A cancer drug that helps promote gene expression reduces repetitive behaviors and improves memory and sociability in a mouse model of autism, according to a new study. The treatment did not improve the animals’ anxiety or motor issues, however.
The mice lack the autism-linked gene ASH1L in their brains. The gene encodes an enzyme that helps regulate chromatin, or the clumps of DNA and proteins that form chromosomes. Without the gene, the mice engage in more repetitive behaviors and are less interested in socializing than control mice, a study published in June showed.
Loss of the gene in neurons also reduces the expression of other genes crucial to early brain development, that study demonstrated. The ASH1L enzyme boosts gene expression by adding chemical tags to a histone — the proteins DNA winds around. In its absence, cells produce too much of another enzyme that suppresses such tagging.
For the new work, the same researchers inhibited the enzyme with a drug called vorinostat (also known as SAHA) — commonly used to treat lymphoma — allowing gene expression to ramp up again.
“We think this SAHA inhibitor is a promising pharmacological treatment,” says lead investigator Jin He, assistant professor of biochemistry at Michigan State University in East Lansing.
It’s unclear whether the drug will prove helpful in autistic people, researchers say. Understanding precisely how the drug is altering behavior is crucial, says Alex Nord, associate professor of psychiatry at the University of California, Davis, who was not involved in the work.
“These purely behavioral studies kind of leave me wanting to know why,” Nord says.
The researchers created mice missing both copies of ASH1L in their brains. (Mice lacking the gene throughout their bodies die shortly after birth.) They then injected some of the mice with vorinostat daily from 10 to 60 days after birth and administered a series of behavioral tests.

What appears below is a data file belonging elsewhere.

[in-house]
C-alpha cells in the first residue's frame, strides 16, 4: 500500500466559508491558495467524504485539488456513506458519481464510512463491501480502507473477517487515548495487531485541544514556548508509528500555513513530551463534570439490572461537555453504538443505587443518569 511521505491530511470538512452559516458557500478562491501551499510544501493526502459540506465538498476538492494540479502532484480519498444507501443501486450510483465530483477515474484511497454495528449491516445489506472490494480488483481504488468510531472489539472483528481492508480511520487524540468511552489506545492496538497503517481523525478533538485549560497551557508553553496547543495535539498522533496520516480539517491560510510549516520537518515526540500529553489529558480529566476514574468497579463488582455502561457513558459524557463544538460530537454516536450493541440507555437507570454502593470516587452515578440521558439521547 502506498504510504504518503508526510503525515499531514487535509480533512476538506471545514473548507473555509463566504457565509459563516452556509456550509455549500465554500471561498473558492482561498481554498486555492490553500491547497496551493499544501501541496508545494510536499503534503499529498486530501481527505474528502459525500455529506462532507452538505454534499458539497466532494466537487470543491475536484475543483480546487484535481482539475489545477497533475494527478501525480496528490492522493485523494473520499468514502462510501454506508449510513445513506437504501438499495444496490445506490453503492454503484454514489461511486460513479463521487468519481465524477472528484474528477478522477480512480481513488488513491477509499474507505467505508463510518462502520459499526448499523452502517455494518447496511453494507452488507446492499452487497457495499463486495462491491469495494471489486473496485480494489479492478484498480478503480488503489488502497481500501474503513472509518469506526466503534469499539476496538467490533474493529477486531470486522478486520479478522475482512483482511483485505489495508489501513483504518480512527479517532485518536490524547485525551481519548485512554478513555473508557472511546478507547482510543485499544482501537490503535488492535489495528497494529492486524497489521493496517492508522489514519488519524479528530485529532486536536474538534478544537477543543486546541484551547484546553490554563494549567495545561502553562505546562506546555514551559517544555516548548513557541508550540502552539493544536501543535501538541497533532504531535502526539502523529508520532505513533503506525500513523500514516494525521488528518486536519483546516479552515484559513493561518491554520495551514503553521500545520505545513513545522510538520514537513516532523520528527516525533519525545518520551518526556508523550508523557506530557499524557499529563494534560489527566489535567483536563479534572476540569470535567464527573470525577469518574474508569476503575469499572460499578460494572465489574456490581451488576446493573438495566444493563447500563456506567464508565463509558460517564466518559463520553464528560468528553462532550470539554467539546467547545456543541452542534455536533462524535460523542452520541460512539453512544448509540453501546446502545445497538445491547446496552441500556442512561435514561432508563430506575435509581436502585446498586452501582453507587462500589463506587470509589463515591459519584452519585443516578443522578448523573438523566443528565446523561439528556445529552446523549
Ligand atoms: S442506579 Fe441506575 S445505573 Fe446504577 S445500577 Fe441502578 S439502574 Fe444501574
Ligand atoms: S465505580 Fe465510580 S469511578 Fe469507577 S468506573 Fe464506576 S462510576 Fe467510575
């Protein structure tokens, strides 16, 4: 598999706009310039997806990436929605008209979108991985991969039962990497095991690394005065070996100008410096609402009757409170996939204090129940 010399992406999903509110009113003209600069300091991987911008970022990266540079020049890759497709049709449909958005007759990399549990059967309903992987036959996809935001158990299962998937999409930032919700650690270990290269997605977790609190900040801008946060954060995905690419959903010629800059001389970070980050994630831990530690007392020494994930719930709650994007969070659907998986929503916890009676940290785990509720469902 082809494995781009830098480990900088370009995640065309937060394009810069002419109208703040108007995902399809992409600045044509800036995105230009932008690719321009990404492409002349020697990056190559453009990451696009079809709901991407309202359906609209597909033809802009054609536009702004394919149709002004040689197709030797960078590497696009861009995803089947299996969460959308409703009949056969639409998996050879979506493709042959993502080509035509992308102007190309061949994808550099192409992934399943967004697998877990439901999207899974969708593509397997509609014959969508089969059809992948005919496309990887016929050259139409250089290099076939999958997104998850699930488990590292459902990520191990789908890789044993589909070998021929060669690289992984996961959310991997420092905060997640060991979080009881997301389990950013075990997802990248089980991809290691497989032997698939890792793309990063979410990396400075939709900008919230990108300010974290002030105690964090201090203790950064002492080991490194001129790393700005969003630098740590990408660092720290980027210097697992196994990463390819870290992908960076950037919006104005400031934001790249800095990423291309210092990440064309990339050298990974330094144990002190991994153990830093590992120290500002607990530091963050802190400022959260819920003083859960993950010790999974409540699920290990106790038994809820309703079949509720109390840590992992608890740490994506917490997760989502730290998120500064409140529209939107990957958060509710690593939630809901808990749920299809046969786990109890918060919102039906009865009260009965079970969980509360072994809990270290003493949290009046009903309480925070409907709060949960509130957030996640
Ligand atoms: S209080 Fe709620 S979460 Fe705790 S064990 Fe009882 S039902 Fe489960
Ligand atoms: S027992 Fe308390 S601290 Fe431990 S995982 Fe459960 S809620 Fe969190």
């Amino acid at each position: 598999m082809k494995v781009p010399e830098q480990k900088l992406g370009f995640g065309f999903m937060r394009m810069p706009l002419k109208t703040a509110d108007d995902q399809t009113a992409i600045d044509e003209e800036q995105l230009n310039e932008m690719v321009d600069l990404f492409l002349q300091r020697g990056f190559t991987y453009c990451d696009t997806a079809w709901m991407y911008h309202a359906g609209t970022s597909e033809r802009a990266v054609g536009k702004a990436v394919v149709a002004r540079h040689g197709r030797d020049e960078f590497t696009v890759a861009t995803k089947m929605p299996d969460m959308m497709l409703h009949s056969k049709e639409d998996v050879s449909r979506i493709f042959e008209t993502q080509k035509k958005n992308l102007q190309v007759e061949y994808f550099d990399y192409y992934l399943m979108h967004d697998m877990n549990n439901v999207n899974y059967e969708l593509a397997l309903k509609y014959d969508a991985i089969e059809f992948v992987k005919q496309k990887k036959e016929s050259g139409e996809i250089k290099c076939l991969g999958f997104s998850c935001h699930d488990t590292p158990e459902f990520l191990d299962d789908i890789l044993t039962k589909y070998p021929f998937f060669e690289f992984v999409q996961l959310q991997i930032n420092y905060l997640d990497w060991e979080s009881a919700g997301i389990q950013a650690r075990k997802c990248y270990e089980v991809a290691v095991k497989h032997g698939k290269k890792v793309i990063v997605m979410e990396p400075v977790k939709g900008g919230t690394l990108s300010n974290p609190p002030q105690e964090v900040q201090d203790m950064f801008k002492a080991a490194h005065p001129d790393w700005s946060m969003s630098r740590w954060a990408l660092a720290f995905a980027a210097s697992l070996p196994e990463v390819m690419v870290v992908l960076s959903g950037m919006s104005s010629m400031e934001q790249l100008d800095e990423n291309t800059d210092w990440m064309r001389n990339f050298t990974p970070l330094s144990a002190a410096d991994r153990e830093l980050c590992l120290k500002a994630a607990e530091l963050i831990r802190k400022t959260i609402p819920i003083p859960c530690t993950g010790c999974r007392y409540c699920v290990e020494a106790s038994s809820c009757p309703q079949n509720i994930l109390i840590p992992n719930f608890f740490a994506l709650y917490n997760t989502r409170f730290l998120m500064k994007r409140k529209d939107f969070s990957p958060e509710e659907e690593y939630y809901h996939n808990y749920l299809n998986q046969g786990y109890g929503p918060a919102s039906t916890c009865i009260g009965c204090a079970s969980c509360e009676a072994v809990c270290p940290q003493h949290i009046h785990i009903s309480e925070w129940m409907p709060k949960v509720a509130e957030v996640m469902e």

In a test of sociability, both wildtype and treated ASH1L mice preferred to interact with a novel mouse over an object, whereas the untreated ASH1L mice showed no such preference. Treated ASH1L mice and controls also spent comparable time grooming themselves, whereas the untreated ASH1L mice groomed excessively, considered analogous to the restricted and repetitive behaviors seen in some autistic people. And the treated ASH1L mice improved on a test of memory, hinting that the drug may boost cognitive skills.
The results were published in Neuroscience Letters in September.
The drug did not alter other traits, however: Both the treated and untreated ASH1L mice grew more slowly and stayed smaller than their wildtype counterparts. They also spent less time in an open field — a marker of anxiety — and clasped their paws when held by the tail, a sign of muscle control issues.
The neural circuits underlying the behaviors that did change with treatment may be more flexible after birth than the circuits associated with those that didn’t, He says. That means giving treatment earlier, perhaps even prenatally, may make it possible to target those other traits, he says.
The behavioral improvements are “promising,” says Sofia Lizarraga, assistant professor of biological sciences at the University of South Carolina in Columbia, who was not involved in the work. But the drug inhibits a wide spectrum of enzymes and may have broad impacts on gene expression, which could cause undesirable side effects in people, Lizarraga says.
The researchers should next test the drug in neurons derived from stem cells from people with ASH1L mutations to better understand the mechanisms by which it is acting, she says. (In unpublished work, Lizarraga’s lab has shown that a more targeted inhibitor improves structural impairments in neurons with ASH1L mutations.)
“The more we know of the cellular and molecular mechanisms that are underlying the behavior, the more we can personalize the therapies,” Lizarraga says.
It’s also not clear why such a general drug would cause specific behavioral changes in the mice, Nord says, which raises doubt about whether it would translate to helping autistic people.
“It’s a fine study,” he says. “But I want to see more. I want to see mechanism, I want to see specificity.”
The researchers plan to test whether treating the mice earlier or later in life with the same drug shows the same effects, He says, and to examine how long the effects last after treatment stops. They also want to test the drug in mice with mutations in other autism-linked genes that are involved in chromatin regulation.
Cite this article: https://doi.org/10.53053/VEQN7520